Why is this important?
Medication is given to almost every patient in hospital and can be the most important part of treatment. However, medication is not without risk and occasionally medications can cause harm.
Some harm caused by medicines is due to errors that are preventable.
Hospitals and health services aim to prevent harm by:
- understanding what contributes to these errors
- taking action
- sharing this information with the community and health professionals
What is happening with Medication Safety in Western Sydney Local Health District?
Harm associated with medication remains the second most common type of incident in hospitals, as reported by the Clinical Excellence Commission. Health services actively review medication safety.
In Western Sydney Local Health District we had 3.1 reported medication errors per 1,000 bed days* in 2015. This is an increase from 2014 data. The increase appears to be related to an increase in hospital staff reporting medication incidents, in line with an increase in reported incidents overall. Staff are encouraged to report all incidents which are rated by severity to help identify ways to improve medication safety . Staff awareness in reporting incidents is continually encouraged.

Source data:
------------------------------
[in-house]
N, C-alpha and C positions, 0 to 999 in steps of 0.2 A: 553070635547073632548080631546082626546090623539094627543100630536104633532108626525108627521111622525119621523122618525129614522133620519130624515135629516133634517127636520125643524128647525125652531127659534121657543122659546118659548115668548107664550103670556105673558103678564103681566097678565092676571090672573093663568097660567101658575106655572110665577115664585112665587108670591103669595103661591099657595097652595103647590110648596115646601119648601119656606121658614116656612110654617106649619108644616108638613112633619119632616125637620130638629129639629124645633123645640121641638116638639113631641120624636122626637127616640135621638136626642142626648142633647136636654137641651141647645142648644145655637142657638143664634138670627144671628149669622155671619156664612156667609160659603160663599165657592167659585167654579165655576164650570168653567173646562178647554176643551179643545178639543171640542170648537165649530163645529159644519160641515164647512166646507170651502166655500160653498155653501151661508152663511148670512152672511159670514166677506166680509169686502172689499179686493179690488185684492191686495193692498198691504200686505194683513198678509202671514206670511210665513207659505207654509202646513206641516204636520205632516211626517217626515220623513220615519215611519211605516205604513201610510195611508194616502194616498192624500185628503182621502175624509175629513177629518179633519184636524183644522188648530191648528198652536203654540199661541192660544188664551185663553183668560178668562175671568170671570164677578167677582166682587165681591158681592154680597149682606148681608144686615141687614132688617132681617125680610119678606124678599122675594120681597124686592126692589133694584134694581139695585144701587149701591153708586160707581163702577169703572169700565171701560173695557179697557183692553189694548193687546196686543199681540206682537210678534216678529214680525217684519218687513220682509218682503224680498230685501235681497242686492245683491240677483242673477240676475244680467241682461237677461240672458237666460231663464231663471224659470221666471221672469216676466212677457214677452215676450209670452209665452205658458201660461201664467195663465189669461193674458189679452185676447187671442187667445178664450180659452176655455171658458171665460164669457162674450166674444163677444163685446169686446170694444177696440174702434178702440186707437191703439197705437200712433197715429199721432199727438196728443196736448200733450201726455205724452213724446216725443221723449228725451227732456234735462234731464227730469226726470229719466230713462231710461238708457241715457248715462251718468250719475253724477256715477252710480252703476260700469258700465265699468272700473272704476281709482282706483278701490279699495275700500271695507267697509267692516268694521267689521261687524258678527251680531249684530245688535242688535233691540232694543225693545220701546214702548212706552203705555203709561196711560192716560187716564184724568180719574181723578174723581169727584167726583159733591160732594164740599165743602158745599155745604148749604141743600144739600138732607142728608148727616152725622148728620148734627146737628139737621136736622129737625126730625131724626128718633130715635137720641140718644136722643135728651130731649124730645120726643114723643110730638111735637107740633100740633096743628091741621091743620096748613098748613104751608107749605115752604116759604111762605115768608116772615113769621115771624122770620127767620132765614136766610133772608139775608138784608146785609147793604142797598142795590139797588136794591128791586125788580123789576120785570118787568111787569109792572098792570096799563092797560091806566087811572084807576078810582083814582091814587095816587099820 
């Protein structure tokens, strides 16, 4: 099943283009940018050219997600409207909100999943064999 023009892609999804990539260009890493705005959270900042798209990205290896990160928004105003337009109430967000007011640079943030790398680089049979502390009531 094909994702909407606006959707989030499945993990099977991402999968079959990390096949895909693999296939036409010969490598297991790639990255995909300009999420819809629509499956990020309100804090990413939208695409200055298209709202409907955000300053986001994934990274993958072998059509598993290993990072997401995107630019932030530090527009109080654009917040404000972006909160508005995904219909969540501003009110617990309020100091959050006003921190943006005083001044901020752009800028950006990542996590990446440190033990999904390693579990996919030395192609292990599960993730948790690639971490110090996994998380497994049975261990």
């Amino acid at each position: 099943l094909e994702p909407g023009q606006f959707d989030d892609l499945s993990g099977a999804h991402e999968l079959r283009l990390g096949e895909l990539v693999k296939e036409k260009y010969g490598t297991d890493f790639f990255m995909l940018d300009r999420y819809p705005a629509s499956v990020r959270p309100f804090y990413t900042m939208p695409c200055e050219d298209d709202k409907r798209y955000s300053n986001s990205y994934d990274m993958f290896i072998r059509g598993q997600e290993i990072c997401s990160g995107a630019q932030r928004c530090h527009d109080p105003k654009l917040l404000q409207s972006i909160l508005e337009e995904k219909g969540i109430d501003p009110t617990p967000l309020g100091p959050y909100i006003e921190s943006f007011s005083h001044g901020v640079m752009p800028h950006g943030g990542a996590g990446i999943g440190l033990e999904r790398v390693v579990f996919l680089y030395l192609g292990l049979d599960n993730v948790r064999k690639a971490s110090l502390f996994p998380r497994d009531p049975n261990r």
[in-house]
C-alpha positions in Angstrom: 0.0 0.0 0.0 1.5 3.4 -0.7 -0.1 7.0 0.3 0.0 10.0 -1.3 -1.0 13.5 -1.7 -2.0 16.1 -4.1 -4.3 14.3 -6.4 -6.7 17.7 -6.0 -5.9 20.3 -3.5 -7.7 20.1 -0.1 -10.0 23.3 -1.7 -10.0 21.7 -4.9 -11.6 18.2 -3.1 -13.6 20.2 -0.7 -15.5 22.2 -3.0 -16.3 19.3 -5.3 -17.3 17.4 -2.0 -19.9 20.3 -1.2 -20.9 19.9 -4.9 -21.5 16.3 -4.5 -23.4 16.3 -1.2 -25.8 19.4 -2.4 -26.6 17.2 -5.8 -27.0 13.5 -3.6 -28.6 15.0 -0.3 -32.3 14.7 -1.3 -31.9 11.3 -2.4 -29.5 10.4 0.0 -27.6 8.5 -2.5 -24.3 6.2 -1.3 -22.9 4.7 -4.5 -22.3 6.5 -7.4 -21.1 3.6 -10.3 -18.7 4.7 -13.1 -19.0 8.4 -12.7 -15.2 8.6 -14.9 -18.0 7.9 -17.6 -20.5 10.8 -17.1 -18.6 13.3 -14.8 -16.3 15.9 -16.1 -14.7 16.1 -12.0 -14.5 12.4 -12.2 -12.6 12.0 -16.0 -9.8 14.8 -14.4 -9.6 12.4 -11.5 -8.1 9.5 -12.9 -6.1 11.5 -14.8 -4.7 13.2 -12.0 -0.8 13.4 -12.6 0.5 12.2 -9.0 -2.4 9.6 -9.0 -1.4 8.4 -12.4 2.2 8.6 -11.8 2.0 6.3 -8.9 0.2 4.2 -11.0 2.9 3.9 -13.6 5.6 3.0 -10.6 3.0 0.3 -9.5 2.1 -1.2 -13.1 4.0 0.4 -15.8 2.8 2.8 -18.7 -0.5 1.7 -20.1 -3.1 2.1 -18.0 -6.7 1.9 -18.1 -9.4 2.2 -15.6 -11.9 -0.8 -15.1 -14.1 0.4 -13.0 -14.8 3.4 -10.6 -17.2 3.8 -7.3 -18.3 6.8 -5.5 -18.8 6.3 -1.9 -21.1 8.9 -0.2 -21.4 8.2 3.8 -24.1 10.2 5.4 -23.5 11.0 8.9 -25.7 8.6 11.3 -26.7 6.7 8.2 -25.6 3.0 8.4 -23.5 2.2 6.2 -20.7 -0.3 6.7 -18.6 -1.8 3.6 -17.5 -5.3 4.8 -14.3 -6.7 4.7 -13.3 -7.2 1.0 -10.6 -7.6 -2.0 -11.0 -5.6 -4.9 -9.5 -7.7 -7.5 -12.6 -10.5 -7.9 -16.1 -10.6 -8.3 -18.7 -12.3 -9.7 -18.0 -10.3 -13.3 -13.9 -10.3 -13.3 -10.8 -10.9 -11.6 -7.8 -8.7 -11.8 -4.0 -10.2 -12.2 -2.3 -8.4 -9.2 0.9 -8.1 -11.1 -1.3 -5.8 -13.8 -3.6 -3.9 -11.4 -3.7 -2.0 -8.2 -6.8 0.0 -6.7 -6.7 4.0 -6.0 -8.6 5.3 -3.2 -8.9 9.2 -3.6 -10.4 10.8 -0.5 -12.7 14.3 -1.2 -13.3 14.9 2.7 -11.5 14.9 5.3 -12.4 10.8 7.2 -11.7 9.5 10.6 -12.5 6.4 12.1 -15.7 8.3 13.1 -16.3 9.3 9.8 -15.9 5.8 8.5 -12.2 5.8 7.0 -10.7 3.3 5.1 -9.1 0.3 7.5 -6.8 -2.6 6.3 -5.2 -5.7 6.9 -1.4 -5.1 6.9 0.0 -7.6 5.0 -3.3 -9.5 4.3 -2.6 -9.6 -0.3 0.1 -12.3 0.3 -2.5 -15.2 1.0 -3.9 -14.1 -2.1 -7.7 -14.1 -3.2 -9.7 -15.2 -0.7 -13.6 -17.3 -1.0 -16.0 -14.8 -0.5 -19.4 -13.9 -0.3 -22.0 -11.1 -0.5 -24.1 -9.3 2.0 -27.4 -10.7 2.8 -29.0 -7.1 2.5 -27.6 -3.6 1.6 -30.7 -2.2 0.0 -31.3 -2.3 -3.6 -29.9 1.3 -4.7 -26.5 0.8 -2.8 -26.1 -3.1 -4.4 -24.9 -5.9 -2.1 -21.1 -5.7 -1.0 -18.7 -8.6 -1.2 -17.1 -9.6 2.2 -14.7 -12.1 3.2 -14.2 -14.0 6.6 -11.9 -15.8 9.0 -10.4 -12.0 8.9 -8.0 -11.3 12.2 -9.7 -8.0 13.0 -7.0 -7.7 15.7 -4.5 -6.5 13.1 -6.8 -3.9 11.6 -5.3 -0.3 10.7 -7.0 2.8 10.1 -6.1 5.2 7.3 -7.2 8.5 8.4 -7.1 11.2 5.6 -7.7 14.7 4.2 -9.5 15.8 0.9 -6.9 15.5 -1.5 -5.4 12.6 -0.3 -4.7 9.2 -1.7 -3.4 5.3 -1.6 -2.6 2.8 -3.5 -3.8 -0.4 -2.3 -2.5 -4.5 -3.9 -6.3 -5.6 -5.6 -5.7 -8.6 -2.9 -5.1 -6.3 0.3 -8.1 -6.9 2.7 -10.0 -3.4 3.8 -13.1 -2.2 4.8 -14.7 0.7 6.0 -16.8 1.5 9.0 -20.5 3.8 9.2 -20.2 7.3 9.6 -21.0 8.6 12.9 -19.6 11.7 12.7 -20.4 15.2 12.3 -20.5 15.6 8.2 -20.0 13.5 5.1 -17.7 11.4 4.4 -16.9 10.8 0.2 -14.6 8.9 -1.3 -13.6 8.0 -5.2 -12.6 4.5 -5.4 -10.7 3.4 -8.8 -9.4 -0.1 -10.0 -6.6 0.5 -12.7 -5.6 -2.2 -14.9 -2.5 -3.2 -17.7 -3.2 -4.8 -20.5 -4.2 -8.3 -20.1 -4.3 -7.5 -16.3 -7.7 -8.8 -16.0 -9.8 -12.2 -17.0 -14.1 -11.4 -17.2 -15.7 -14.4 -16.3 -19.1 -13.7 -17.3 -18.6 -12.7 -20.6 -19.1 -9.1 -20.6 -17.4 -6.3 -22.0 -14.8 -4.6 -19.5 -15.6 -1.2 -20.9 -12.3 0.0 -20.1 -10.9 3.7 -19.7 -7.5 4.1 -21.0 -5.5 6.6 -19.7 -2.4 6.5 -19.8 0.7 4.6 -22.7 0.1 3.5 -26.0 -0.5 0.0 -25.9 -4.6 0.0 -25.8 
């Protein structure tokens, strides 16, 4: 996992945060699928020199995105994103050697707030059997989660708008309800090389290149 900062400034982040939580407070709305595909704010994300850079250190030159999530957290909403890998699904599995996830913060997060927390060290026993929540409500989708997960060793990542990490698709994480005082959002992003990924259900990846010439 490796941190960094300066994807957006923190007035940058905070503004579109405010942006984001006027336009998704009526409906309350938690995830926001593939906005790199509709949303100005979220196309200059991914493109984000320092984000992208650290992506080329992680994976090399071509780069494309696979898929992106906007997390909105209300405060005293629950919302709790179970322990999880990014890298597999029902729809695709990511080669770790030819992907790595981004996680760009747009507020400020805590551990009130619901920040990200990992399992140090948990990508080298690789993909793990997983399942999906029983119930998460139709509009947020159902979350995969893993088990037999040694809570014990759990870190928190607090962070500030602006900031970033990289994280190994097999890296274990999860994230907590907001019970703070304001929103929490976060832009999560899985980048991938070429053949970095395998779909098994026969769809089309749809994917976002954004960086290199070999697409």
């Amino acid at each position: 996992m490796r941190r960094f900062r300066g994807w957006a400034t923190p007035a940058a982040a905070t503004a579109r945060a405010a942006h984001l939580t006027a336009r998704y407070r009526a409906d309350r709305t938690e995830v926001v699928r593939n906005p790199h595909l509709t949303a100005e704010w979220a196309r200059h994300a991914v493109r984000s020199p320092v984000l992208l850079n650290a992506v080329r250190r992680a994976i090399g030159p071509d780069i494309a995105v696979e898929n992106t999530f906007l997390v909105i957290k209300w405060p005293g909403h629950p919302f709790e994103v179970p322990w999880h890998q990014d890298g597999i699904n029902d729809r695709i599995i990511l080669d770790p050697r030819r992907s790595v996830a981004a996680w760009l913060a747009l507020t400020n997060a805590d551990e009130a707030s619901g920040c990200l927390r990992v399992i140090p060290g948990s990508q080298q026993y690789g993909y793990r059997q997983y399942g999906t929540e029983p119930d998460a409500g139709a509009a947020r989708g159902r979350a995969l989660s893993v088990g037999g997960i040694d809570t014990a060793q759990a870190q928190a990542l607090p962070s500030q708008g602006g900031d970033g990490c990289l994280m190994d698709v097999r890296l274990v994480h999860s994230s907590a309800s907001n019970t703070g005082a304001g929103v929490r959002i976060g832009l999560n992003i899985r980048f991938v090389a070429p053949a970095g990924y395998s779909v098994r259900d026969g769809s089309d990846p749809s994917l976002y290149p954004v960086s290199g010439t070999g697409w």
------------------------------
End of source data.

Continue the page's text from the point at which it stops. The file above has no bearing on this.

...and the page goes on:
|* An “occupied bed day” is an bed where a patient is being treated on a particular day. Occupied bed days are useful when looking at our data because they help us to calculate whether there has been an actual change in performance or whether change might be related to an increase in the number of patients in hospital
What type of injury do people have as a result of medication errors?
The vast majority of medication errors result in no injury. A minor injury may result, for example, in a patient needing an increased level of monitoring. Even if incidents result in minor injury, managers and staff still take any errors very seriously, reviewing the actions around the incident and making improvements as a result.
Very few incidents result in permanent harm to the patient, as can be seen from the following graph. In the case of serious injury, a thorough investigation is made.
How can you help?
- know your medications
- keep a list of regular medications you take, including alternative medications, and bring the list to hospital with you
- ask nurses, doctors and pharmacists about your medications
- you, your family or carer can ask nurses, doctors and pharmacists for information about new medications and changes in medication